RWANDA: 5 rhinos from European zoos regain their freedom

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RWANDA: 5 rhinos from European zoos regain their freedom©Maggy Meyer/Shutterstock

Rwanda has recently welcomed five East African black rhinos from the Czech Republic, England and Denmark. They were used as attractions in zoos in Flamingo Land Park, Dvůr Králové and Ree Park Safari in these European countries.

All the freedom! This is what rhinos who have recently arrived in Rwanda would certainly say if they were able to communicate with humans. Five of them have left the zoo in Flamingo Land Park in England, Dvůr Králové in the Czech Republic and Ree Park Safari in Denmark. The project to reintroduce these large mammals into the wild began several years ago, but implementation actually began in 2018.

The project is coordinated by the European Association of Zoos and Aquariums. “We have 25 zoos and parks that house black rhinos and, for the past 12 years, these animals have been moved across the continent to enable a reintroduction program to operate,” said Mark Pilgrim, general manager of Chester Zoo in England. The five rhinos, all born in European zoos, will be released into Akagera National Park.

An ideal site….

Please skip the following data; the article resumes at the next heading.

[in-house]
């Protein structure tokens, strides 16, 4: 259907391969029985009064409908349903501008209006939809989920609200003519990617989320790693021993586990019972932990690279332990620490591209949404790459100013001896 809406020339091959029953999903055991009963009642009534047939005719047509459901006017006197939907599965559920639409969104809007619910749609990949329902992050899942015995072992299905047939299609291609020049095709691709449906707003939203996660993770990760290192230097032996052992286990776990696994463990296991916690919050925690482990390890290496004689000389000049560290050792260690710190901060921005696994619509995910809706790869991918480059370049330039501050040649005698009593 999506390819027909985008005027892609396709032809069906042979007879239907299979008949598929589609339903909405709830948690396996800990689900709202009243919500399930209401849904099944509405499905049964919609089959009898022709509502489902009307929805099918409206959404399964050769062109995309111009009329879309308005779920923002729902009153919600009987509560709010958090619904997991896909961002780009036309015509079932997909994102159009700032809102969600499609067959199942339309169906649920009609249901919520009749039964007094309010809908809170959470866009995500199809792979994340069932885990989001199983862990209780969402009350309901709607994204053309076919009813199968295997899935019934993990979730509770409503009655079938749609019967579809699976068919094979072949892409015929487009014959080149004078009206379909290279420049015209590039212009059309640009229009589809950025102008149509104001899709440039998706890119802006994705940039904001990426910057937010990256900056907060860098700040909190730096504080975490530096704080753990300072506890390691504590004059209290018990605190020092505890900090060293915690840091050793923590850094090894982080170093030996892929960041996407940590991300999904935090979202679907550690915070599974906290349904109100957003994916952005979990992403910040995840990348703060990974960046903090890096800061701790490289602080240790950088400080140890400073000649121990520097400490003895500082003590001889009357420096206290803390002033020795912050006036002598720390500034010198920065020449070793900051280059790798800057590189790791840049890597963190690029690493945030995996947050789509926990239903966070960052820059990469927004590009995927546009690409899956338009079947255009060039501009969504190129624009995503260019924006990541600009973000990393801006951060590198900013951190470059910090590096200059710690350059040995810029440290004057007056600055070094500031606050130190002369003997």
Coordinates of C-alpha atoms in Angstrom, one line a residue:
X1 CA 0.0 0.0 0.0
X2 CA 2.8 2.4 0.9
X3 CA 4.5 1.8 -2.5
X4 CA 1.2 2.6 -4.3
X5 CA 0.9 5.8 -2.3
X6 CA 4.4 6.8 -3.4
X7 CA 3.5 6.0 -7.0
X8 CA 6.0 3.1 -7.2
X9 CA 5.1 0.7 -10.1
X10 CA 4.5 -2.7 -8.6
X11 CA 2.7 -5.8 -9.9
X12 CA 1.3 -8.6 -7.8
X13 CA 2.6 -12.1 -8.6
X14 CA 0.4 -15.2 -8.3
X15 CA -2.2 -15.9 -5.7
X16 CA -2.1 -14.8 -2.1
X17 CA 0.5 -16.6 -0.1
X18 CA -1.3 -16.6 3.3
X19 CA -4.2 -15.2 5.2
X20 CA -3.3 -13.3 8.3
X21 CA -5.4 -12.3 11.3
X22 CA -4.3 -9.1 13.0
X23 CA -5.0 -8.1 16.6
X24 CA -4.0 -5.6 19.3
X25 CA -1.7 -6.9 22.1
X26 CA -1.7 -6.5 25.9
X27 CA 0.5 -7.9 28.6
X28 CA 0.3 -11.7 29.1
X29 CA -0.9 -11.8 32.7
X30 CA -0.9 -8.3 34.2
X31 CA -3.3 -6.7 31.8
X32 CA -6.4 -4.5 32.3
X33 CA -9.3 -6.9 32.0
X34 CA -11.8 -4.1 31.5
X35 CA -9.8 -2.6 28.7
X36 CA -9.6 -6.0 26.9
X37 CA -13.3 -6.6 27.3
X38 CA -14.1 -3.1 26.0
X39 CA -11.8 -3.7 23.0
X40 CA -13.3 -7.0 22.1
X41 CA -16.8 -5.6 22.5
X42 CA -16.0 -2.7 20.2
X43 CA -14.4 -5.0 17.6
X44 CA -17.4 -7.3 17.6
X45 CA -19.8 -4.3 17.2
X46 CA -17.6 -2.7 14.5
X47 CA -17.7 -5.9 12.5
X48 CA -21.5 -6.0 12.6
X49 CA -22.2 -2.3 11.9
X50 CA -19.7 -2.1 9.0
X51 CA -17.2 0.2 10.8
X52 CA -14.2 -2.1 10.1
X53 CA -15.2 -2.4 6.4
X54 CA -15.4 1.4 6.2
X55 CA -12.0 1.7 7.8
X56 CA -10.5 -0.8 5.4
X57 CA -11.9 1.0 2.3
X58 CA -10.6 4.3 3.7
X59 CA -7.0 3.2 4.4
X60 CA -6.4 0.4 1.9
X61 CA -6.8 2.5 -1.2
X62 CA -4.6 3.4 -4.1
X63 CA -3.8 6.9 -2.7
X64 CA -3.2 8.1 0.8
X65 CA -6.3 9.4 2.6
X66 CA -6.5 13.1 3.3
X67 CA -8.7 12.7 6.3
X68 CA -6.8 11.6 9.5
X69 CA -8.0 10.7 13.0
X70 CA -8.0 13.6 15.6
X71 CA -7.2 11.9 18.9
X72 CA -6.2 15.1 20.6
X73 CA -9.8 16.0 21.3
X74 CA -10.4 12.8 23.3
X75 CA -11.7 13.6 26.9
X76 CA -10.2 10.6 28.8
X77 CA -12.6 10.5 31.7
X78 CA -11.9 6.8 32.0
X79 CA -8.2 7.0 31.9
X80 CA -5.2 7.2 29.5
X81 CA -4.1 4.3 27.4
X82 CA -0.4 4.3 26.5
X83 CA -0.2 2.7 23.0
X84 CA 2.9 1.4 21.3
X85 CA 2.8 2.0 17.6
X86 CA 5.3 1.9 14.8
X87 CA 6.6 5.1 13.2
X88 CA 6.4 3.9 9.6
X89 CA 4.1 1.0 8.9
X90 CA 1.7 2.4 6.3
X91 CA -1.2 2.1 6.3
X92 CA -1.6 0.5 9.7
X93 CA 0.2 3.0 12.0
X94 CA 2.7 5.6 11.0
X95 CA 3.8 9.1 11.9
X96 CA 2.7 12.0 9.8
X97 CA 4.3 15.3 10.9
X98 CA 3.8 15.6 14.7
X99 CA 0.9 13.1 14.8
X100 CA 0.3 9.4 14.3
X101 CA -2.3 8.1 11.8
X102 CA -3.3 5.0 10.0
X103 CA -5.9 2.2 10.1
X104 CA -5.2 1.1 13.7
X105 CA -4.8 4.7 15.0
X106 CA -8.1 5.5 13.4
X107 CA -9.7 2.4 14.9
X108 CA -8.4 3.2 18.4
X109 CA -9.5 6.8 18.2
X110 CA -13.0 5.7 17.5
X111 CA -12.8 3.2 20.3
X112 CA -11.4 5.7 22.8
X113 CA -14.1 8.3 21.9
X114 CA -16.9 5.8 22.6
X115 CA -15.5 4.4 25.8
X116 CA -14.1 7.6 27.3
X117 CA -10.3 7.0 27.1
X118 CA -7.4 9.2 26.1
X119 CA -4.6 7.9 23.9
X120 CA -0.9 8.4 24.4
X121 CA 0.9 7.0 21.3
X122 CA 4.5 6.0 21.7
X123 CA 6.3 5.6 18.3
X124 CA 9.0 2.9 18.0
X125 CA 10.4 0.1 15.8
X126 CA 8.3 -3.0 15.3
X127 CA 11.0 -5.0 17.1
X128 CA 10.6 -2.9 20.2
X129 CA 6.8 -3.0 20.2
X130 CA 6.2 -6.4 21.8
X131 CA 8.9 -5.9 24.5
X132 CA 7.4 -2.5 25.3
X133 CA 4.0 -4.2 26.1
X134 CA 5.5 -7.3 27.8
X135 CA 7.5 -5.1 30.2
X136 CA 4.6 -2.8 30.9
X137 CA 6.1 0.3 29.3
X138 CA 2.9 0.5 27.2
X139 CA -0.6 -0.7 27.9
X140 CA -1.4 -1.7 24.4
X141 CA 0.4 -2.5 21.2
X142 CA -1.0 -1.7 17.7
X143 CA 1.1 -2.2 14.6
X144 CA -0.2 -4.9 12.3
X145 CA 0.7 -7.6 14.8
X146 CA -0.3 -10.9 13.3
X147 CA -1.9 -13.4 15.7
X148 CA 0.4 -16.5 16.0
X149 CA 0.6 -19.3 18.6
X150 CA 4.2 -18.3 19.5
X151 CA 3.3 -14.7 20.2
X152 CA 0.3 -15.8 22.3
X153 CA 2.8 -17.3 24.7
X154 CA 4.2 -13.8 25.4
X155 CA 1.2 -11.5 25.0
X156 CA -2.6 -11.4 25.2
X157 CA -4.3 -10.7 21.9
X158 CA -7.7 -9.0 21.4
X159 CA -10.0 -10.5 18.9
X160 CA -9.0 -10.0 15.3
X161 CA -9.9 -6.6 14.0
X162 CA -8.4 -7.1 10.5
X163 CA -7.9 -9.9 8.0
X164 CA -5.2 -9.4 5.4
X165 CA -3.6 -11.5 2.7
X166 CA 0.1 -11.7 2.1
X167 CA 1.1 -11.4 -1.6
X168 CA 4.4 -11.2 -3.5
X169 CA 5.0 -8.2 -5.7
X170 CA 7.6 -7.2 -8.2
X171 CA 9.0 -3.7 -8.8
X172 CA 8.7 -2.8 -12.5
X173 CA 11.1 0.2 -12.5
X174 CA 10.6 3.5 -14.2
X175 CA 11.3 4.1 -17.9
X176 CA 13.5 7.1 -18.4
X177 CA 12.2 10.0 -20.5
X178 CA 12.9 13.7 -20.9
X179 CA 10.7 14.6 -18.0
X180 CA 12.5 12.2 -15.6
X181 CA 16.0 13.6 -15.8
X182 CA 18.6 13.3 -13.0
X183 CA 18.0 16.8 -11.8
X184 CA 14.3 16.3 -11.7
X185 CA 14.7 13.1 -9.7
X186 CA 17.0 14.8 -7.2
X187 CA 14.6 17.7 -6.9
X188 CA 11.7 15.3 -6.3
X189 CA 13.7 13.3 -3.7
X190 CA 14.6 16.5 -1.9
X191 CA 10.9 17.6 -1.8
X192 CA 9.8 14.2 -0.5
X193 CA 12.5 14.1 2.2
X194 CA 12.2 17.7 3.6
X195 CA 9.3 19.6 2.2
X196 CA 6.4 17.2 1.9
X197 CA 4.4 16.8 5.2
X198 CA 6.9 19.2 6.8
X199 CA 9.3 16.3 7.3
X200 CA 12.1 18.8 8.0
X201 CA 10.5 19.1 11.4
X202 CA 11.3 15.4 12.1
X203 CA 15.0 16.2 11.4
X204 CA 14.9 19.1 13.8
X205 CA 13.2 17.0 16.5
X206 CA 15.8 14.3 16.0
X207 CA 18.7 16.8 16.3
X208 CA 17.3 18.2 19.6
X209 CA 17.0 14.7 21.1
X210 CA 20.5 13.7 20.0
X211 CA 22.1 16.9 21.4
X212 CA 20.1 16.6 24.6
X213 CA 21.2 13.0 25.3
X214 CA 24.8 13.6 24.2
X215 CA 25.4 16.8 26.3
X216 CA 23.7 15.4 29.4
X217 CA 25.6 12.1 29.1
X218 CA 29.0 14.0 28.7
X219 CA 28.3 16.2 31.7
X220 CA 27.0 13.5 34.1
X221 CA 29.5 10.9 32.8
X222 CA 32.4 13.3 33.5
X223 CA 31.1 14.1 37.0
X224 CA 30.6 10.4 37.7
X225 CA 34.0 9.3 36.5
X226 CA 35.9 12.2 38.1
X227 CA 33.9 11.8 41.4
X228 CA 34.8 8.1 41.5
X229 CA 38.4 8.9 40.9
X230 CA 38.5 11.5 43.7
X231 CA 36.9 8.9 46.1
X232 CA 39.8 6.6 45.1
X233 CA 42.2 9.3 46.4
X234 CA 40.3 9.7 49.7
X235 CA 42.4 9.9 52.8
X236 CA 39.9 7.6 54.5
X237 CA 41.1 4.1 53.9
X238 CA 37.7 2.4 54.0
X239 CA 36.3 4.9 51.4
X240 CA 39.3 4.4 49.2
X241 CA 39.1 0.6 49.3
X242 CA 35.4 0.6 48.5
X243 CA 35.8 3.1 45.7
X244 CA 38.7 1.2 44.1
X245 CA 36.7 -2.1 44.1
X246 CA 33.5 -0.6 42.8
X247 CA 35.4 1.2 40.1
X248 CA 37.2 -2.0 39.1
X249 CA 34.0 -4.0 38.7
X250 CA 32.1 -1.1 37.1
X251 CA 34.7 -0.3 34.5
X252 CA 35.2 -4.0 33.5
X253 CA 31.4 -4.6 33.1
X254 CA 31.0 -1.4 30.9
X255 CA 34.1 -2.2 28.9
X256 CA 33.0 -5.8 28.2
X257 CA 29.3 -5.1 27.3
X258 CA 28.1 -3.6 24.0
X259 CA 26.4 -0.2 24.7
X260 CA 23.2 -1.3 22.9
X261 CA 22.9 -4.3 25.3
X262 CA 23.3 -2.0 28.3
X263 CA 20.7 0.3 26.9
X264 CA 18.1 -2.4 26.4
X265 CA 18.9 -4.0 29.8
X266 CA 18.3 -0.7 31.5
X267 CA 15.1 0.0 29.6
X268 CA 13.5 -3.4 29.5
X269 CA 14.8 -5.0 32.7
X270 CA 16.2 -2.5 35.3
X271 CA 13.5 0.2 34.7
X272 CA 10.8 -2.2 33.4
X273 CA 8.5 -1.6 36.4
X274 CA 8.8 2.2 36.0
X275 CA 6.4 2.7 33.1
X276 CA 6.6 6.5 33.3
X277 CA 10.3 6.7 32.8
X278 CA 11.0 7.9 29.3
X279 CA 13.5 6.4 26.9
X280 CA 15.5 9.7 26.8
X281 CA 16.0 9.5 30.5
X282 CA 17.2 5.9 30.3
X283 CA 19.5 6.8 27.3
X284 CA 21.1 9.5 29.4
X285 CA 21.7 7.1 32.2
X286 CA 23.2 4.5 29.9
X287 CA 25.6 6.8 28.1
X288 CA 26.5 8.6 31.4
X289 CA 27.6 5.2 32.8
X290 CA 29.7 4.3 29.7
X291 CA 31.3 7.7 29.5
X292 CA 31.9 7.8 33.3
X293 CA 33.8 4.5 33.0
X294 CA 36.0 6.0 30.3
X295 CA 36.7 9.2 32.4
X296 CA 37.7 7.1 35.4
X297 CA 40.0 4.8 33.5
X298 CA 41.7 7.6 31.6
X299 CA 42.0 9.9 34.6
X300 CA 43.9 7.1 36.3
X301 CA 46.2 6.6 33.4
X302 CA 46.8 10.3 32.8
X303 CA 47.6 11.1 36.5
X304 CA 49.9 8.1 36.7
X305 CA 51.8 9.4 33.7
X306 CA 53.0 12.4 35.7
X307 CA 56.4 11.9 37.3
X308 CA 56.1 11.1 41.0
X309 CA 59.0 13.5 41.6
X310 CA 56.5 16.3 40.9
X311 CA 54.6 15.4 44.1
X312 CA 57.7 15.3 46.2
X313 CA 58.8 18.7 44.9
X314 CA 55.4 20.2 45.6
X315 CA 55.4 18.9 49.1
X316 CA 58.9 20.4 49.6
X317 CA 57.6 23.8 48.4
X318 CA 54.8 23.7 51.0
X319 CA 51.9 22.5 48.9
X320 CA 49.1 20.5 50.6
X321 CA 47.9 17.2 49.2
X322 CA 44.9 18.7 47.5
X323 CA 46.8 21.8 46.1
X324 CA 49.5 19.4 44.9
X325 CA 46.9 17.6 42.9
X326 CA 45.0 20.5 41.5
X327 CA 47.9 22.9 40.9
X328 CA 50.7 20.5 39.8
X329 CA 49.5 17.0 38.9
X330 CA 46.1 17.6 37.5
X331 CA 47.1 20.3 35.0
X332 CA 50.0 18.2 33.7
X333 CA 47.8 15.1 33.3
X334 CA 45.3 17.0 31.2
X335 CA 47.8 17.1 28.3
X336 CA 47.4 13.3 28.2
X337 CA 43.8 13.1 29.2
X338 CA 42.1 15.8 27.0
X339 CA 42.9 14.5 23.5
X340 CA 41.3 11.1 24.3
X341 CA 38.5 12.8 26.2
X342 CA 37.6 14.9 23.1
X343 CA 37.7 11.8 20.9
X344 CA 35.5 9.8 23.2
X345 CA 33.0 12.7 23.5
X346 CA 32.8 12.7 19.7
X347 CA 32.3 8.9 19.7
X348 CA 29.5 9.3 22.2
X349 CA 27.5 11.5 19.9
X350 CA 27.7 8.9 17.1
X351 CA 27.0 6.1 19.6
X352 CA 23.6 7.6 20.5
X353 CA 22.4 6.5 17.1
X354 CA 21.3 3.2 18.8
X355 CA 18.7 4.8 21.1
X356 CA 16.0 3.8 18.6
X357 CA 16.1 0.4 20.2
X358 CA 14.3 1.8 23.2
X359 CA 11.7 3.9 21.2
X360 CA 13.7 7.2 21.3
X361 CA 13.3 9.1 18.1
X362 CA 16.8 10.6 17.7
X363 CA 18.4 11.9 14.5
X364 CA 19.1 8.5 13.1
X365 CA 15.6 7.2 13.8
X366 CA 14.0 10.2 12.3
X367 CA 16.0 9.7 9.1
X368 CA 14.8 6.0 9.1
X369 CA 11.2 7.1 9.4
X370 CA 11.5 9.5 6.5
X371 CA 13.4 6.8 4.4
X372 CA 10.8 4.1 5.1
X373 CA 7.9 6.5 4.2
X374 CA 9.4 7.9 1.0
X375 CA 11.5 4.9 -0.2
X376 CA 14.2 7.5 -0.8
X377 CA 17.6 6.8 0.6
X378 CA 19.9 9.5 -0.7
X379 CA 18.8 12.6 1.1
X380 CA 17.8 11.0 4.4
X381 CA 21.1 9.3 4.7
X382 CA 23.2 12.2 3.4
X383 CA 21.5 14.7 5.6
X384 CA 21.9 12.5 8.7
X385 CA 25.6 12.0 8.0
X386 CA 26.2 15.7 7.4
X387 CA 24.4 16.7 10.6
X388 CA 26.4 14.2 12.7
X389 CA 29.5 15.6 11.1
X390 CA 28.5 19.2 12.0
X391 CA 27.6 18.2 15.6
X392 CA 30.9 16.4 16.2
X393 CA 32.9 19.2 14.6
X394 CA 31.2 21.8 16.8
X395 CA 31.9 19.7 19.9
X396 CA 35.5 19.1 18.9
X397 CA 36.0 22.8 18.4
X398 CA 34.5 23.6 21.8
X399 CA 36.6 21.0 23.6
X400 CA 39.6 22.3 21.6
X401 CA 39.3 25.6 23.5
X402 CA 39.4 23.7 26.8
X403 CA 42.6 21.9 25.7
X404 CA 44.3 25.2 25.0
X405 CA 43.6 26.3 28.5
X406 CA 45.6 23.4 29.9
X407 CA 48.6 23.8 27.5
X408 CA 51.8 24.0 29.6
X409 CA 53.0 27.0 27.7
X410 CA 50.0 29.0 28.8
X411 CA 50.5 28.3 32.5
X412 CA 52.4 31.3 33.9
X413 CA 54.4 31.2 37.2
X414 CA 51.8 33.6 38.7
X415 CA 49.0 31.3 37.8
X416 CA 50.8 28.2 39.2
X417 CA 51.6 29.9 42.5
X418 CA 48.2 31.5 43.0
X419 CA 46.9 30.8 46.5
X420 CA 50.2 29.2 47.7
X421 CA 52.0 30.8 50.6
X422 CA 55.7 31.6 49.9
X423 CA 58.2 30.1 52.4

For the time being, the pachyderms are located in an enclosure in Akagera Park, located in northeastern Rwanda, near the border with Tanzania. The objective is for them to get used to their new environment. This could take several months until the caregivers who live there feel they are ready to be released.

Akagera National Park is an ideal place for these endangered black rhinos from East Africa. In this natural area of 1,100 km2, they will have the opportunity to roam the plains, the mountainsides or the marshes that keep their greenery all year round. These large mammals will thus benefit from the naturally formed mud puddles, which are currently being squatted by elephants and buffaloes.

The park returns to tranquility

Previously, Akagera National Park had a large population of East African rhinos. Much of it was decimated by poachers who took their horns and sold them on the black market. They were then sold to Asians who gave them certain therapeutic properties. These horns are also used to make jewellery.

Another part was decimated during the civil war and genocide that struck Rwanda in the 1990s. At that time, the people fleeing the massacres took refuge in Akagera National Park. The animals had to leave their natural habitat, and dispersed throughout the Great Lakes region.

There has been peace in Rwanda for some time, however, and the country has even experienced strong economic growth. As a result, the refugee camps disappeared from Akagera Park. As a marvel of nature, the animals have also returned home. The Rwandan government has entrusted the management of the park to African Parks Networks (APN), an organisation based in Johannesburg, South Africa, which manages several national parks on the Old Continent, including Zakouma National Park in southeast Chad.

Jean Marie Takouleu

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